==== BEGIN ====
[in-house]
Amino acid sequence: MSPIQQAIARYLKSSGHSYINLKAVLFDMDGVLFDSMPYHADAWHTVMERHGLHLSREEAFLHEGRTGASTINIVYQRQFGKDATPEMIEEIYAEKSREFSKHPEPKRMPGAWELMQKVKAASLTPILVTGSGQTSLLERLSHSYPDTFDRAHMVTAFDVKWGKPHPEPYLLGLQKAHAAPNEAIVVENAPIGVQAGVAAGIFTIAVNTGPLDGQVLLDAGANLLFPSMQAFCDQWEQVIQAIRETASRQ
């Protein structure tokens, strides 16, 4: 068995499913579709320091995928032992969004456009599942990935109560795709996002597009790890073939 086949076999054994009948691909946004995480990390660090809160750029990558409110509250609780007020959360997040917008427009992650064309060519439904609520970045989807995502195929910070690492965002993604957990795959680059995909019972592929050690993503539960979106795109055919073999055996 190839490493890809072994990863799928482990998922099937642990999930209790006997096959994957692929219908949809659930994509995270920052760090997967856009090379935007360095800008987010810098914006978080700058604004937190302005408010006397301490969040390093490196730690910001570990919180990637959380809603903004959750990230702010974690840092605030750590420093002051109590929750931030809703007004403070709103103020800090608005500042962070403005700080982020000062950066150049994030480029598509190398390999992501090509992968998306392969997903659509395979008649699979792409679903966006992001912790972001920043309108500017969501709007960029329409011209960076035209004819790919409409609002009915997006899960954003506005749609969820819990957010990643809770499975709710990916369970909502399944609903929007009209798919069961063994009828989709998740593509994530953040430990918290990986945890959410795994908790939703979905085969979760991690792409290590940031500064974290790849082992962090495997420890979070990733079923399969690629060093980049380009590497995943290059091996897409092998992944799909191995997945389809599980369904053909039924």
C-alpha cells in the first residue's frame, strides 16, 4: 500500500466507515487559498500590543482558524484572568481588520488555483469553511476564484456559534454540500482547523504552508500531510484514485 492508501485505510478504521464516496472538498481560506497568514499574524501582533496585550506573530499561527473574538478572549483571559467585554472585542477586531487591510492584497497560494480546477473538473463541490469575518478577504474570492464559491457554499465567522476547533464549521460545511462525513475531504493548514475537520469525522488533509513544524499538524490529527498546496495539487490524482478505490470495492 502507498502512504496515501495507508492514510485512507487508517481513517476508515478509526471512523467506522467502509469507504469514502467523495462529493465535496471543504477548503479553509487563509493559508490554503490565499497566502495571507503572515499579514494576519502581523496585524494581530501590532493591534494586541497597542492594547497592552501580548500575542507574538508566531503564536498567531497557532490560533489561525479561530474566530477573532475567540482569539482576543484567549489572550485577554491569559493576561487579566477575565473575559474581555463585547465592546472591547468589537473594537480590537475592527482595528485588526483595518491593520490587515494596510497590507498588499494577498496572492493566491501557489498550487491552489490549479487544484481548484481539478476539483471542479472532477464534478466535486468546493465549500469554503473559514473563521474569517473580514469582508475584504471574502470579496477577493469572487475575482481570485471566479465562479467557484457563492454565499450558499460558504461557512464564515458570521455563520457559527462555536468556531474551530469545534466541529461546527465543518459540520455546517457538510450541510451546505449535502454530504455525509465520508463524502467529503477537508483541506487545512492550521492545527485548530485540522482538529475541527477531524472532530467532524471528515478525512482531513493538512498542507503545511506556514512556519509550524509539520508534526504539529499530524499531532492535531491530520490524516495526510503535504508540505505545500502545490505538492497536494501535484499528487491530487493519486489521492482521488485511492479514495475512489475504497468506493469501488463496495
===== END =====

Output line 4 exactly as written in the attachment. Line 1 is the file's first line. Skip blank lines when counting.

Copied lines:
C-alpha cells in the first residue's frame, strides 16, 4: 500500500466507515487559498500590543482558524484572568481588520488555483469553511476564484456559534454540500482547523504552508500531510484514485 492508501485505510478504521464516496472538498481560506497568514499574524501582533496585550506573530499561527473574538478572549483571559467585554472585542477586531487591510492584497497560494480546477473538473463541490469575518478577504474570492464559491457554499465567522476547533464549521460545511462525513475531504493548514475537520469525522488533509513544524499538524490529527498546496495539487490524482478505490470495492 502507498502512504496515501495507508492514510485512507487508517481513517476508515478509526471512523467506522467502509469507504469514502467523495462529493465535496471543504477548503479553509487563509493559508490554503490565499497566502495571507503572515499579514494576519502581523496585524494581530501590532493591534494586541497597542492594547497592552501580548500575542507574538508566531503564536498567531497557532490560533489561525479561530474566530477573532475567540482569539482576543484567549489572550485577554491569559493576561487579566477575565473575559474581555463585547465592546472591547468589537473594537480590537475592527482595528485588526483595518491593520490587515494596510497590507498588499494577498496572492493566491501557489498550487491552489490549479487544484481548484481539478476539483471542479472532477464534478466535486468546493465549500469554503473559514473563521474569517473580514469582508475584504471574502470579496477577493469572487475575482481570485471566479465562479467557484457563492454565499450558499460558504461557512464564515458570521455563520457559527462555536468556531474551530469545534466541529461546527465543518459540520455546517457538510450541510451546505449535502454530504455525509465520508463524502467529503477537508483541506487545512492550521492545527485548530485540522482538529475541527477531524472532530467532524471528515478525512482531513493538512498542507503545511506556514512556519509550524509539520508534526504539529499530524499531532492535531491530520490524516495526510503535504508540505505545500502545490505538492497536494501535484499528487491530487493519486489521492482521488485511492479514495475512489475504497468506493469501488463496495